The Effect of Cyclic Loadings Simulating Oscillatory Joint Mobilization on the Posterior Capsule in the Glenohumeral Joint: A Cadaveric Study.

Muraki T, Yamamoto N, Berglund LJ, Sperling JW, Steinmann SP, Cofield RH, An KN. J Orthop Sports Phys Ther. 2011 Feb 2. [Epub ahead of print]

Among overhead athletes the posterior capsule may contract and recently has been shown to hypertrophy due to the repetitive stress during the deceleration phase of the throwing. This contracted and hypertrophied capsule has also been associated with a decrease in internal rotation and an increased risk for injury; a familiar finding among overhead athletes. Clinically joint mobilizations are commonly used to reduce capsular restrictions at the shoulder and other joints. However, there is currently no evidence to demonstrate the effectiveness of joint mobilizations to increase mobility of movements limited by an altered posterior capsule. This study used twenty-one fresh-frozen cadaver shoulders to test the effect of joint mobilization on posterior capsule mobility and stiffness. The shoulders were dissected of all soft tissue except for a 30-mm wide sample of the posterior capsule. The humerus was potted in an acrylic tube and the scapula was mounted in an aluminum box and secured to a servohydraulic testing machine. The specimens were then positioned in 40° of abduction and internal rotation. In this position the humerus was subjected to a posterior cyclic load (simulating our manual mobilizations). There were 3 loading groups (5N, 20N, and 40N) which represented the toe region (tissue slack), transition region (initial tissue stretch), and linear region (extensive tissue stretch) of the load-displacement curve respectively. Displacement during 5N of loading were measured at the 1st, 100th, 200th, 300th, 400th, 500th, and 600th cycles. Stiffness was also calculated after the 1st, 600th cycle, and 1 hour post testing. They found that displacement was significantly greater at the 100th through the 600th cycle compared to the 1st cycle for all loading groups. Stiffness was increased after the 1st cycle and 1 hour after completion of the testing for both the 20N and 40N loading groups.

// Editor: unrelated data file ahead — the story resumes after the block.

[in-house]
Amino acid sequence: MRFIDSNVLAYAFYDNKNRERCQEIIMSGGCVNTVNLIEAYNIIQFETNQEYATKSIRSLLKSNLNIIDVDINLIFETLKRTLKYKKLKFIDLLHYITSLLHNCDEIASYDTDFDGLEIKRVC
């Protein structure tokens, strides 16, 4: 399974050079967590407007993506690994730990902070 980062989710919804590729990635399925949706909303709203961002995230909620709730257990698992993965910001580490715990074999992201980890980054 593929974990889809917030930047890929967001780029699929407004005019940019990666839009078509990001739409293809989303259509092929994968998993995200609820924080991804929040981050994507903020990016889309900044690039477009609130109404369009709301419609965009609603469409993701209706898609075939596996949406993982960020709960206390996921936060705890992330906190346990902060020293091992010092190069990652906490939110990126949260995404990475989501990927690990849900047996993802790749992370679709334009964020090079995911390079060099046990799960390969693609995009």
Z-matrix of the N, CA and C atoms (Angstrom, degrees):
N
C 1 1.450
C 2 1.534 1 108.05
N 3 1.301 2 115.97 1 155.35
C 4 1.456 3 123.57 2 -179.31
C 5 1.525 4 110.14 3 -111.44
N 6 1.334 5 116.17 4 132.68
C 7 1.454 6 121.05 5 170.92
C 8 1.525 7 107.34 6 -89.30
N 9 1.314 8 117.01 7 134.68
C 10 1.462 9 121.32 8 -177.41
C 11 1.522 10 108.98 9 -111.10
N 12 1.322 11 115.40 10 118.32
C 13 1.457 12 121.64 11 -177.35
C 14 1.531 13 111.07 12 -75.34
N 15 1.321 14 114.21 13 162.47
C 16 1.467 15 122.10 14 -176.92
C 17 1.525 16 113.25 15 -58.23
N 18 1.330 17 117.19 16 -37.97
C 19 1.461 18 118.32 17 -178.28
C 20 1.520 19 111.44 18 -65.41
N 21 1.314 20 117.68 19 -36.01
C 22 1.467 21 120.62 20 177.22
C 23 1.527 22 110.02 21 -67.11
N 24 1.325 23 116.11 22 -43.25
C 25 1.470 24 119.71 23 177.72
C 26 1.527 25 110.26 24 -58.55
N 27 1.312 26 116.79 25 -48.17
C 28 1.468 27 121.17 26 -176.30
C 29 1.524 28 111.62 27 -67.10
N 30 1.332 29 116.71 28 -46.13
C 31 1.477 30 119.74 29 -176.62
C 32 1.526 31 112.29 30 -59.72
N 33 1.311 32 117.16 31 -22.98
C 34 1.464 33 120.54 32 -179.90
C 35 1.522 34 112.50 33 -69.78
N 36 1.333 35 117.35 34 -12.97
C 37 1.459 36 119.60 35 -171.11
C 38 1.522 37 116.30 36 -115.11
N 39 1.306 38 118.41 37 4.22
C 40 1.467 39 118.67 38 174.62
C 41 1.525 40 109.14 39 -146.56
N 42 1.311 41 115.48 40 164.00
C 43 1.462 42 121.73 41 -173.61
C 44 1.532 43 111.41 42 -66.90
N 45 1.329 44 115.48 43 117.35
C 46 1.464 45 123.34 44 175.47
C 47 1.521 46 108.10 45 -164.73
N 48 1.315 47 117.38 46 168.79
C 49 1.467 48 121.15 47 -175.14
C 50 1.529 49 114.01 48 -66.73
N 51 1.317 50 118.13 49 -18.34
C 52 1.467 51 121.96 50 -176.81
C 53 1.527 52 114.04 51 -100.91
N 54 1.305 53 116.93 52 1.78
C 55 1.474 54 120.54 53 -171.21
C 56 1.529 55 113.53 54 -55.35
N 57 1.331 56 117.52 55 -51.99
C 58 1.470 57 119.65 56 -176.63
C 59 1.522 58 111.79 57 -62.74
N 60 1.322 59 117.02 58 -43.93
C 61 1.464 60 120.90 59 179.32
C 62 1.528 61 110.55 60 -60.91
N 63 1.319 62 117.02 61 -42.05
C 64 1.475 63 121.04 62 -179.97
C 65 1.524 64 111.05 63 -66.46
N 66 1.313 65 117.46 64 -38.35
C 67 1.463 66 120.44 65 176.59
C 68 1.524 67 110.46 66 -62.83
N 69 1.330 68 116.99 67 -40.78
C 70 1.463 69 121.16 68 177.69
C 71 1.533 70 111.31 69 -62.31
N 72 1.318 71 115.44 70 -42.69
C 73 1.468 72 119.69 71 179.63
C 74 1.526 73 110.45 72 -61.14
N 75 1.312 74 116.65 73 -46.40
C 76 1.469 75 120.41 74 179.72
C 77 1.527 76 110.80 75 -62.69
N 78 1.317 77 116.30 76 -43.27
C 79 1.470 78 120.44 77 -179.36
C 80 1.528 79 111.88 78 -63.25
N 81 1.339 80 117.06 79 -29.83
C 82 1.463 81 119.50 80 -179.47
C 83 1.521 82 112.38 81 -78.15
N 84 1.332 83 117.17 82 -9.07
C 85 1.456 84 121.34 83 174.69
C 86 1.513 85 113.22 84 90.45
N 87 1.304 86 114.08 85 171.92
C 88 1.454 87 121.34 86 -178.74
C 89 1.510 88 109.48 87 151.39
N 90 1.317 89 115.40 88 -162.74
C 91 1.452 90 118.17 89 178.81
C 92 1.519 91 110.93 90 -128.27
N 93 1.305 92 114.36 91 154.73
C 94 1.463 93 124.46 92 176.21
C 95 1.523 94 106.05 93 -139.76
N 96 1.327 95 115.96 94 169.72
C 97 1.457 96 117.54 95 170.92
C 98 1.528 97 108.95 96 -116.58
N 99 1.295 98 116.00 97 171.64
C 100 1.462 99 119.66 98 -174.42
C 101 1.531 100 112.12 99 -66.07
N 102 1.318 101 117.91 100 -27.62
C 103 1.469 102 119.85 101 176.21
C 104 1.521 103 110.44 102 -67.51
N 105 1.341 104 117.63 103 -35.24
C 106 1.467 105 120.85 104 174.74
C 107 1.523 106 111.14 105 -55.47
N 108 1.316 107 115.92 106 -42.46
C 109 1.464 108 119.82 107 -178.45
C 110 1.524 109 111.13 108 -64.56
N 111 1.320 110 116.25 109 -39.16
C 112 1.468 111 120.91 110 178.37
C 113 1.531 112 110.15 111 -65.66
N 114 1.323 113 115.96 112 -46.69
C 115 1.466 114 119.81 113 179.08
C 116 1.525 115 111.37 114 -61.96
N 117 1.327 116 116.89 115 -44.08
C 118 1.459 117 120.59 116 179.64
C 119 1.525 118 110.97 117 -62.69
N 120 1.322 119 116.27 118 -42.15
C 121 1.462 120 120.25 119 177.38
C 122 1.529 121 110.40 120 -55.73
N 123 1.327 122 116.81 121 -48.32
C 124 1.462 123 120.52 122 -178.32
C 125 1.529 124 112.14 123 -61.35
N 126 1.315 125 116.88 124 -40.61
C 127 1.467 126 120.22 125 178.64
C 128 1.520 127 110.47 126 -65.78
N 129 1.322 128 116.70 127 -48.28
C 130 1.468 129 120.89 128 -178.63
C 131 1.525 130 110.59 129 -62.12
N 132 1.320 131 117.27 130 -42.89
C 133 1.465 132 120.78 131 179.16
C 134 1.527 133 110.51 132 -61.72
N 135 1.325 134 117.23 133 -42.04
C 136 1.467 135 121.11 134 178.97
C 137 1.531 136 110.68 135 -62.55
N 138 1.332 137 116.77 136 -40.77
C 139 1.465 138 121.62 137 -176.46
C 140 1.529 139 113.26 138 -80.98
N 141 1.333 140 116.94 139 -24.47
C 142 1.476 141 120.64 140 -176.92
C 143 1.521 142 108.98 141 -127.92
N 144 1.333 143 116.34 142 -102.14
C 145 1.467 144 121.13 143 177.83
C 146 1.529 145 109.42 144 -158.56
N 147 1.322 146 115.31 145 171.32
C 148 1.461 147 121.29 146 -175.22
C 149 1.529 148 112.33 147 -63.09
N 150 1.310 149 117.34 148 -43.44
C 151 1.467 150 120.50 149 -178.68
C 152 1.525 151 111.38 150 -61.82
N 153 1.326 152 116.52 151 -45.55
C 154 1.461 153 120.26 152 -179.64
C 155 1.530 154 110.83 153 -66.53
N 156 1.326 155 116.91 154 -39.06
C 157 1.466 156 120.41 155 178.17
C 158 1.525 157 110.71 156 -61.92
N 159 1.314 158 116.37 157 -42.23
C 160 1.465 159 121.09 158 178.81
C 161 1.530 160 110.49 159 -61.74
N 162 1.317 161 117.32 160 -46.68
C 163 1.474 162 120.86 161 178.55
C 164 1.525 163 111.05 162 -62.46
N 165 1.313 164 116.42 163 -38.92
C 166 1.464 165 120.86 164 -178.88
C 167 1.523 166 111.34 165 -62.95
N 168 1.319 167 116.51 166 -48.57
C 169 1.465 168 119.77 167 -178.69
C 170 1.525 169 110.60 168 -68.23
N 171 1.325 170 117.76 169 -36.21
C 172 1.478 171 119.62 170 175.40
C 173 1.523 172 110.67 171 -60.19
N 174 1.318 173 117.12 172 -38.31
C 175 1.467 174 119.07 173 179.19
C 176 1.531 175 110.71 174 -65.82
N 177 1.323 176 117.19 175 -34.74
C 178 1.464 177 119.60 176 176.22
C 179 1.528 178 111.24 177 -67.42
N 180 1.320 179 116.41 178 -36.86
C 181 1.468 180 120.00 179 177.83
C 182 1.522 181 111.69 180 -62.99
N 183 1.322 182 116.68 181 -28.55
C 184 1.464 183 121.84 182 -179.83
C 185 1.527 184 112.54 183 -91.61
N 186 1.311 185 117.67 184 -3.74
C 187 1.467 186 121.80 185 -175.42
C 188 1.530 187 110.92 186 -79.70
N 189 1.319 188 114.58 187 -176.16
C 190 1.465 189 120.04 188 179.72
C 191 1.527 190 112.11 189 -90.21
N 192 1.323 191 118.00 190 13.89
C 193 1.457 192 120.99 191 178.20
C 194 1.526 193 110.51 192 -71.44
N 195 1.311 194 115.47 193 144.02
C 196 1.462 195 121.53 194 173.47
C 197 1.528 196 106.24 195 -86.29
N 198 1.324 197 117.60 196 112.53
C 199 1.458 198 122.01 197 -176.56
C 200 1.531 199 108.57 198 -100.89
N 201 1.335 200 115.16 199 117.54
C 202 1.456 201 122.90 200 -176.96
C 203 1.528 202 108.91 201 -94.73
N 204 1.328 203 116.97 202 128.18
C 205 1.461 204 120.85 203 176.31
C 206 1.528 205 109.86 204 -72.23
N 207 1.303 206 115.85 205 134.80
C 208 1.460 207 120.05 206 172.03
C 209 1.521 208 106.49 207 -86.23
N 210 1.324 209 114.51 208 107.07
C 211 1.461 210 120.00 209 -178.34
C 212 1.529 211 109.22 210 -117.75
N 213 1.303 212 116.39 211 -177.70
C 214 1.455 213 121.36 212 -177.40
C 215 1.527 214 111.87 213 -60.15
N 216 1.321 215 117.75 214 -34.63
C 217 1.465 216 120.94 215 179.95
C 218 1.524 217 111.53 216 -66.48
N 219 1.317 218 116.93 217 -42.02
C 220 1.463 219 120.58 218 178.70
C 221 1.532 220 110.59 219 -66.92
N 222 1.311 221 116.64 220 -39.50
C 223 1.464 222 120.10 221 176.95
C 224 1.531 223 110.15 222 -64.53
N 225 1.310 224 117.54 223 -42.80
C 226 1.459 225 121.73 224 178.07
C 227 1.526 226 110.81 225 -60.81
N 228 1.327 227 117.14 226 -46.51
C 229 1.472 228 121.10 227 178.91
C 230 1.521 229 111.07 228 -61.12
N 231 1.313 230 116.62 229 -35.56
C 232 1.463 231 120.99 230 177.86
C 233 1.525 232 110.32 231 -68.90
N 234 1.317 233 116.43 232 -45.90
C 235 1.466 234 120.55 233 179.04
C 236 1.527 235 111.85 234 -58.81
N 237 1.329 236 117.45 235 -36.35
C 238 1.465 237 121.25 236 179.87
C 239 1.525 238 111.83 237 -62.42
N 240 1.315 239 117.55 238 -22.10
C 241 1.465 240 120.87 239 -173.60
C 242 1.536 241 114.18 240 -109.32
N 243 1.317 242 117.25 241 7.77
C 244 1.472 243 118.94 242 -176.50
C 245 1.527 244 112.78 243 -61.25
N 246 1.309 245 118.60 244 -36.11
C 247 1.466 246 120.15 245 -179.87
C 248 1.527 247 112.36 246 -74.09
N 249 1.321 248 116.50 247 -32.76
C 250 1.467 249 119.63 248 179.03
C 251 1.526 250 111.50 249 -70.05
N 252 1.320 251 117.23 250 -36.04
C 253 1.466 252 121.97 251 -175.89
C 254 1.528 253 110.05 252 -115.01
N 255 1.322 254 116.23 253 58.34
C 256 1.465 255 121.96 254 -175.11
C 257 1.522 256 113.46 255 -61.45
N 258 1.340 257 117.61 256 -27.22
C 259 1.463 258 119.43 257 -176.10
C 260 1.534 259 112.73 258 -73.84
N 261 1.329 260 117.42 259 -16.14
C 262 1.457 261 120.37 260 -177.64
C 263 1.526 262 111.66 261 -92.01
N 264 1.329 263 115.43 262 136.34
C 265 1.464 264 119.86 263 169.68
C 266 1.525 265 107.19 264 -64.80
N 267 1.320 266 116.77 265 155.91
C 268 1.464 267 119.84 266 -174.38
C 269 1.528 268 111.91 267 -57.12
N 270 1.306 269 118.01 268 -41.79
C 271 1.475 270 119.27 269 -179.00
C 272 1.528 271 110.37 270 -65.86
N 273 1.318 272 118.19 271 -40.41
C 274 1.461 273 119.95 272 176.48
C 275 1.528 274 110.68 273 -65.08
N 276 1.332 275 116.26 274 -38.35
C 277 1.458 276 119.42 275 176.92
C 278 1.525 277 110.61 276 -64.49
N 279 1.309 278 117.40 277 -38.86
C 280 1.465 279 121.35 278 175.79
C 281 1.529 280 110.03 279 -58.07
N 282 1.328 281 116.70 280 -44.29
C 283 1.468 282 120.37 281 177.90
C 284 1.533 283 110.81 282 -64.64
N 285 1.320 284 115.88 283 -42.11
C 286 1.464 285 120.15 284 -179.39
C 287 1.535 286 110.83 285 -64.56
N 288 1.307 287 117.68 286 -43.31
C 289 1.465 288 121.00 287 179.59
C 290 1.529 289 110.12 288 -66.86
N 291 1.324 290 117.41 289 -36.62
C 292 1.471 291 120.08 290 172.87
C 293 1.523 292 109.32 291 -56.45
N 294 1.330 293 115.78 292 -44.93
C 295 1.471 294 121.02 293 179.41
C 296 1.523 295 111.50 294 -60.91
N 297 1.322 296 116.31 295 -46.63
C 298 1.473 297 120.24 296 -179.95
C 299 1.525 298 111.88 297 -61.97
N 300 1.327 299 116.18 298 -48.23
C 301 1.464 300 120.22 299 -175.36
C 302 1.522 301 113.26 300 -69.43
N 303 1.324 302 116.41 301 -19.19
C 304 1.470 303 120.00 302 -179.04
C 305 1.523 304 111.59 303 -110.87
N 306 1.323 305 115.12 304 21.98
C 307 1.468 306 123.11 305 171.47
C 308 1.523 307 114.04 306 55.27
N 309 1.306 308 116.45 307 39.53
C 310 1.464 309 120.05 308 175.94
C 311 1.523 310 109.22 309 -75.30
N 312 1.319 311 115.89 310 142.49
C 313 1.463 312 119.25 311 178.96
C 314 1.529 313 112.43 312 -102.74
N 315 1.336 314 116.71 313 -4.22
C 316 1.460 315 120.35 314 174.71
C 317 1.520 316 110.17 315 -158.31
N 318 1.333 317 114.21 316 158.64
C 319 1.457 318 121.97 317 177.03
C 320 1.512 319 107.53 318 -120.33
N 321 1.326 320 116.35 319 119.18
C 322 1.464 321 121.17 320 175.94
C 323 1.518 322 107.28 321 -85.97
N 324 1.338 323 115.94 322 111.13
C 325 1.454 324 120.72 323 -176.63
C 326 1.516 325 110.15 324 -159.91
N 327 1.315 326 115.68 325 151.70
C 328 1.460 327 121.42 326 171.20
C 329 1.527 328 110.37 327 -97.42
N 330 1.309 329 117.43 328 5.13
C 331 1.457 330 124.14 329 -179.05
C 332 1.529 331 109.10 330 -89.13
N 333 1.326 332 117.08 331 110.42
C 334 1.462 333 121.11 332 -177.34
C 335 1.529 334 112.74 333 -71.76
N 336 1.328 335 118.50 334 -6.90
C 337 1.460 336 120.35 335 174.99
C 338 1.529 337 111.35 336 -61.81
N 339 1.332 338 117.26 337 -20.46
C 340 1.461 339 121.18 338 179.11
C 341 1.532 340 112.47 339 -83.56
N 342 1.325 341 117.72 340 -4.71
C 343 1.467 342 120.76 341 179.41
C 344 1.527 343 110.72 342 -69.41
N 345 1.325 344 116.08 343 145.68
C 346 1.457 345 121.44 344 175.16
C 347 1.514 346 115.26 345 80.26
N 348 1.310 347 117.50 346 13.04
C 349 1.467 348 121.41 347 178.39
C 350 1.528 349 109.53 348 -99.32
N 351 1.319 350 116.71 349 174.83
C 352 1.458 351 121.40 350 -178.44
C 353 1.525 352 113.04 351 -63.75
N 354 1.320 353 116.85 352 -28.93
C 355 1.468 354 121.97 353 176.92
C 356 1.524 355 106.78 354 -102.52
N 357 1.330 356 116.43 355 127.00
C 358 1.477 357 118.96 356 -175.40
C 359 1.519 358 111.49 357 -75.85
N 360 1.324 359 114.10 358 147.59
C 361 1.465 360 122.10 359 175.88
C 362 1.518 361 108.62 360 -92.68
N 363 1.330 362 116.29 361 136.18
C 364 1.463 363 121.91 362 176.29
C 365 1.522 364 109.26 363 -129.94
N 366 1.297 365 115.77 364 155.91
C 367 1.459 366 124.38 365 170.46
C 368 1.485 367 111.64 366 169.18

This was an interesting study that examined the effect of joint mobilization on the posterior capsule. Clinically, this suggests that small load mobilizations increase displacements of the posterior capsule; however they do not have long lasting effects. Low level mobilizations have been shown to decrease pain and may play a therapeutic effect in symptomatic patients; however improved motion will not occur due to structurally altering the posterior capsule. Larger load mobilization is required to increase posterior capsule mobility permanently and increase range of motion. In addition, with the increased tissue mobility there were no decreases in tissue stiffness, which indicate there was no tissue damage. The increased displacement may have occurred from breaking of collagen crosslinking and not necessarily due to collagen fiber damage. One limitation that was not mentioned in the study was that a normal capsule was used for testing. A hypertrophied or contracted capsule may require increased forces to cause similar results that were found in this study. Performing joint mobilizations in vivo might also result in physiologic responses that can’t be tested in a cadaver model but may cause additional structural or biochemical changes to the tissue or the joint. Clinical studies on overhead athletes are required to observe if joint mobilizations can increase range of motion overtime and also decrease shoulder and elbow injuries. What are other people’s experiences with posterior mobilizations in this population?
Written by: Stephen Thomas
Reviewed by: Jeffrey Driban